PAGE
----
I can understand Dave's concerns, I worked with a new home buyer (Not me as an agent) who was put into a home that she shouldn't have been able to purchase, that was both an issue the agent and the sub prime mortgage market made possible. She wasn't aware of the tax changes that would affect her monthly payments with a new assessment, her agent should have warned her about that.
I can't say all real estate agents are good, many are not! I suggest when picking an agent, ask for references, and make sure to call them! An agents job is to help you through the process, successful agents get lots of referrals because the service they provide is such a high caliber their past clients are happy to refer business to them. I am sorry for Dave's past experience, but an agent can keep you out of a bad situation.
See the above link. It has tons of info about the tax credit along with lots of Q&A as well.
Let me know if I can be of further help.
Michelle Jordan, PA
Prudential Tropical Realty
Search MLS: http://www.TampaBayDwelling.com
check out our blog at :
You collect your tax 'credit' in the year following your home purchase in the form of a credit off your income tax filings.
It is also a 10% credit up to a maximum of $7500, so if you buy a home with a sales price of $75,000 or more that would probably qualify.
Also, even though it's commonly called a "first time buyers" credit, it actually can by claimed by any qualifying persons who have not owned a home that was their principal residence in the past 3 years.
What I am hoping people do is buy structurally sound homes and use the credit money to update them cosmetically, increasing their value significantly. Another good idea is buying a home and then paying down the principal to reduce of eliminate PMI. OR...banking the money, drawing a wee bit of interest, and knowing you have it there to supplement payments in the event of an emergency. Those are all good ways to utilize the credit. Unfortunately, it does not take a rocket scientist to figure out you can abuse the credit. There is no limitations on what you use the money for.
There is talk of changing the credit eligibility to any principal residence buyer, and they are looking for ways to use this money for upfront costs. There could be changes by early next year. Right now, the credit is due to expire on 7/1/09, meaning you must have a purchase by 6/30/2009.
I understand you're angry and frustrated about the housing mess, we are too. However, I think you are making very unfair assumptions about Russell's intentions, particularly when we know nothing about Steve's personal or financial situation. People inquiring about first-time homebuyer incentives are not evil, nor or the Realtors that are there to serve and protect them. Keep in mind the sub-prime mortgage mess was created largely in part by our government who enacted policies that lenders had to adhere to that REQUIRED that 'everyone be afforded equal access to housing" and this insane mentality that home ownership is a right and not a priveledge. Have a nice day.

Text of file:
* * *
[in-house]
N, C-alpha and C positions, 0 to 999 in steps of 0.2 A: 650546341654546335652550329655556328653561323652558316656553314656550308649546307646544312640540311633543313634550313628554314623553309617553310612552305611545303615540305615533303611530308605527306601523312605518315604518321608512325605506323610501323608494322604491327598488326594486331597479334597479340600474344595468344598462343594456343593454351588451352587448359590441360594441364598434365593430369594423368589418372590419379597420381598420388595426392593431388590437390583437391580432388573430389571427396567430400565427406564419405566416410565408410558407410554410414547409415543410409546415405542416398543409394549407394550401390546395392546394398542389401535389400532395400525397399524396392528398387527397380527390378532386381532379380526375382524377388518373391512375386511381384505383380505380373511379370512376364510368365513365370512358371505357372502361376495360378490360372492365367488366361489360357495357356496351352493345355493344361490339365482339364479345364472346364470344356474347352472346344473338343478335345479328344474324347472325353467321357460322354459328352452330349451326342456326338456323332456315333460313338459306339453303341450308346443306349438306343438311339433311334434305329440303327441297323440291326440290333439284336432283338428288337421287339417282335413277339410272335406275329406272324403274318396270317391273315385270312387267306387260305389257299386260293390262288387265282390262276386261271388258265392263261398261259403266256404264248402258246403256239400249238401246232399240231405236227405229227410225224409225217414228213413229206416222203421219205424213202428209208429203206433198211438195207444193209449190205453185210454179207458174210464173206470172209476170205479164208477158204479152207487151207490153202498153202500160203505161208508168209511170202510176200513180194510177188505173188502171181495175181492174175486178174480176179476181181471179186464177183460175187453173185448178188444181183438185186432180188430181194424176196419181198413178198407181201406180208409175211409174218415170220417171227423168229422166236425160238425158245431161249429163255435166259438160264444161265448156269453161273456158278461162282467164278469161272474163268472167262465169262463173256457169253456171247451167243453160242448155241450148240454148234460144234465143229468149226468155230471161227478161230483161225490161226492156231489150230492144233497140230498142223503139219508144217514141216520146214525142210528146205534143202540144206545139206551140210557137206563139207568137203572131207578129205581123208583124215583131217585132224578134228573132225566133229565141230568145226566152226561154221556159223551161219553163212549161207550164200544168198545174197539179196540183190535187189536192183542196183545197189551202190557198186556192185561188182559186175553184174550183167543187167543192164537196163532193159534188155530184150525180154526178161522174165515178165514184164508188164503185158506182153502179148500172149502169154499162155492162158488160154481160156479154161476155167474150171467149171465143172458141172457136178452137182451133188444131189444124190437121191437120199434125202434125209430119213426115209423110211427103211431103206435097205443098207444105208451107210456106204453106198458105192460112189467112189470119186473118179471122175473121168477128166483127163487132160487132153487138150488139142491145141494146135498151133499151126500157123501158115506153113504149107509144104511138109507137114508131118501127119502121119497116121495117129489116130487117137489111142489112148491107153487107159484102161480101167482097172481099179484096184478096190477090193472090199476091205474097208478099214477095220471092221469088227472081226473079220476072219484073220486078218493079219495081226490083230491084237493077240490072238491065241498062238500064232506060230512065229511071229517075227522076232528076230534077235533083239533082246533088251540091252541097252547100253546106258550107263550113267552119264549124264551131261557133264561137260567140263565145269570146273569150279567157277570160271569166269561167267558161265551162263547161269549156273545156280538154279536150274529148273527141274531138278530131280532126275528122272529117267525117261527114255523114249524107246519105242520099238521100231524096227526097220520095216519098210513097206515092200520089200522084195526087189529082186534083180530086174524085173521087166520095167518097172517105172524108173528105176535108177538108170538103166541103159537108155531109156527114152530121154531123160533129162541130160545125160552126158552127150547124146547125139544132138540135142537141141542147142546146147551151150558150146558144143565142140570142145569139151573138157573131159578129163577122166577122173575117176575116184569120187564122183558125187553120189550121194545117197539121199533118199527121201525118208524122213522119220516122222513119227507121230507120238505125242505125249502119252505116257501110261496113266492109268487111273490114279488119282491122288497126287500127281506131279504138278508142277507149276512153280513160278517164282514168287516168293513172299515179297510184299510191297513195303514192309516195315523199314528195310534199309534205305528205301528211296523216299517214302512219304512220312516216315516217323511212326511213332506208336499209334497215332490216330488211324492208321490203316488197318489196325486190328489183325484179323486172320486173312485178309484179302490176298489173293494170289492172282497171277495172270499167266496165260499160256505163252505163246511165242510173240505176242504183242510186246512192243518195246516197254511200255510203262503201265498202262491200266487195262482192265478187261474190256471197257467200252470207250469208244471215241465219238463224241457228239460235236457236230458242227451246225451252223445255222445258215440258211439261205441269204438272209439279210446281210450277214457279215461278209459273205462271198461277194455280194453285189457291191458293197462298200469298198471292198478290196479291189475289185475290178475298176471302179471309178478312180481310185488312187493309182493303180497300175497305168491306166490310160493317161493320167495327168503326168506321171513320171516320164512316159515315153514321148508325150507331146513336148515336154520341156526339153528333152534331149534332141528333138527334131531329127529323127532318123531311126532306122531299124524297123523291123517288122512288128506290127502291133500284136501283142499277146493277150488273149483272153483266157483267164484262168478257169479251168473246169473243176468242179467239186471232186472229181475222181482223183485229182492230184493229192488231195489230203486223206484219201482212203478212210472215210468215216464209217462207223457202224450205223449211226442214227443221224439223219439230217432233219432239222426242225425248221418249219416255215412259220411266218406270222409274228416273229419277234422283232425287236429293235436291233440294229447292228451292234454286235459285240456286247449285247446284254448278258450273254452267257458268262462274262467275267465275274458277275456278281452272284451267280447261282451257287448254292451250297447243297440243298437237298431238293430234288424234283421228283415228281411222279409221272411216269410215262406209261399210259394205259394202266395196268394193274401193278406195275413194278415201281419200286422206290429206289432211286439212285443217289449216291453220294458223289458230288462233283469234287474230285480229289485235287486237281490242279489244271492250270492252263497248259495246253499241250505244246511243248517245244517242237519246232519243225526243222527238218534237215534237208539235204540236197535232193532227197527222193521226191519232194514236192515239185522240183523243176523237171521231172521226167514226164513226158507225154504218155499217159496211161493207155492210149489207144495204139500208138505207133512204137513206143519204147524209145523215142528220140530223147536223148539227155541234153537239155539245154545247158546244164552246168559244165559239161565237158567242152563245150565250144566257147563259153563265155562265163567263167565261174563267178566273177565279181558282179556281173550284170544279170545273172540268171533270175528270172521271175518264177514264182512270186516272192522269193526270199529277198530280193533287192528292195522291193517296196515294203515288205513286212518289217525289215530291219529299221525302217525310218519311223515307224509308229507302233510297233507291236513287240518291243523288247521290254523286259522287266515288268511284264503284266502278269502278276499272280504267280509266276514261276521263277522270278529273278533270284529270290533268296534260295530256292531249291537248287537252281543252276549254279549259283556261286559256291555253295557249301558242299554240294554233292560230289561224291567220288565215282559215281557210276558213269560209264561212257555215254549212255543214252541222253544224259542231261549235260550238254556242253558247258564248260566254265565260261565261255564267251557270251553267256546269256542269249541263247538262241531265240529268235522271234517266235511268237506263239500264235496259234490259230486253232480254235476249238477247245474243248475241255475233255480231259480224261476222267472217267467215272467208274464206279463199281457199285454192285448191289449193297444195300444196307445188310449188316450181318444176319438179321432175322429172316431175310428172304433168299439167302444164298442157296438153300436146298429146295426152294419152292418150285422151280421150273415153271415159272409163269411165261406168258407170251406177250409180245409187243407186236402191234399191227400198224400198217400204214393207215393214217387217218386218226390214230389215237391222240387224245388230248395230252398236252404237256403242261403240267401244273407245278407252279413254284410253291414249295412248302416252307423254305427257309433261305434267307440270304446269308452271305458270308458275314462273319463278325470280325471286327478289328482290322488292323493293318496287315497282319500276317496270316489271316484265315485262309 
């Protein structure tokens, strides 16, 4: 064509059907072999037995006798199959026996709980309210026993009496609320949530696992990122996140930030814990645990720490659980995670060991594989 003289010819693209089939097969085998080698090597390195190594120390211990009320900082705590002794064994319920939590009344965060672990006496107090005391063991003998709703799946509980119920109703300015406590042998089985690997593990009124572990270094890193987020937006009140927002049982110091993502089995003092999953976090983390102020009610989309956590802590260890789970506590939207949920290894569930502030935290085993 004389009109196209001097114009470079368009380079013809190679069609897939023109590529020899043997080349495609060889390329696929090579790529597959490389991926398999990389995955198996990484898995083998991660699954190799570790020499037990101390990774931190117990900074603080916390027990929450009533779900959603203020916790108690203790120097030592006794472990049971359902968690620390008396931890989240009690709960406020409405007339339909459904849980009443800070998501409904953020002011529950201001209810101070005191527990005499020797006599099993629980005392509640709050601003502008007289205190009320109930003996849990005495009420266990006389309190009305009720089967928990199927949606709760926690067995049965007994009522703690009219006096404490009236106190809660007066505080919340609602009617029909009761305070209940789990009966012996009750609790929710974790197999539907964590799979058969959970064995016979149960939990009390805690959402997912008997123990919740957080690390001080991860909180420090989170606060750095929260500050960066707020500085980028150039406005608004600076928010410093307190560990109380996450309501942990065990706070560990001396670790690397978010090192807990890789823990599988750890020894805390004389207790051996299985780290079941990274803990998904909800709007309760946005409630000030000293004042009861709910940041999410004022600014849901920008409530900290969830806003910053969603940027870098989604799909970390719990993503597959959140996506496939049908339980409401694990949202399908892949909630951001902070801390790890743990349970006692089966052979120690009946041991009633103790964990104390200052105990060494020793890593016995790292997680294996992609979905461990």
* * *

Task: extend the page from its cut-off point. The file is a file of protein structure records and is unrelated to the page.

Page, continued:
I don't know what your time line is for buying, but be aware the tax credit option expires summer, 2009, and it can take over a month to go from contract to closing, so you don't want to miss the window. I suggest getting with a great agent who can work all aspects of getting you into a home. That will require negotiating with the seller to help cover your costs, working with your lender to make sure the loan program you choose is going to meet your desires, and make sure the 100+ papers and phone calls that are normal in property transfer are taken care of.
I have a great network of Graduate Real Estate Institute professionals that I could refer you to that have additional training to handle these issues. Just drop me an email and I will hook you up!
Covenant Partners Realty,
San Antonio, TX, 78232
The $7,500 tax credit came into being as part of HR3221 which was passed into law on July 30th. The credit can't be used as a down payment directly, but it can be in a round about way. One scenerio would be to get $7,500 of gifted funds from a family member or even an IRA. In early 2009, when you get your tax return with your $7,500 refund, there would be nothing stopping you from returning that money to your family member or replenishing your IRA (you have 60 days to replenish an IRA without penalty - but talk to a tax professional for specific advice).
Ideally, you'll be able to come up with the needed 3% downpayment for an FHA loan, have your Realtor negotiate with the seller to pay your 3% closing costs, and then you'll be cash flush again again soon when you get your IRS 'refund'.
As with anything, there are limitations. If you sell sooner than the alloted timeframe, you'll have to repay a portion or all the funds back to the IRS. However, if you're plan to stay in your home 5 years or more, this is a fantastic opportunity. Read here for details
Your best bet is to talk to a proven Realtor and a proven lender that can guide you through all of the various scenerios. Everyone's situation is unique, so it's best to get solid advice tailored specifically for you. When interviewing lenders and Realtors, be sure to ask lots of questions. You want professionals to represent you that are very active in the current market as they will be fully abreast of all of the latest lending changes and negotiation tactics.
Please feel free to call at (727)366-0324 or e-mail at Info@SuncoastDreamHomes.com with questions or for a referral to a great lender or two.
Julia & Matt Fishel
Licensed Real Estate Consultantas
Keller Williams Realty
Palm Harbor FL 34683
or Surf our Blog at http://PinellasPeach.com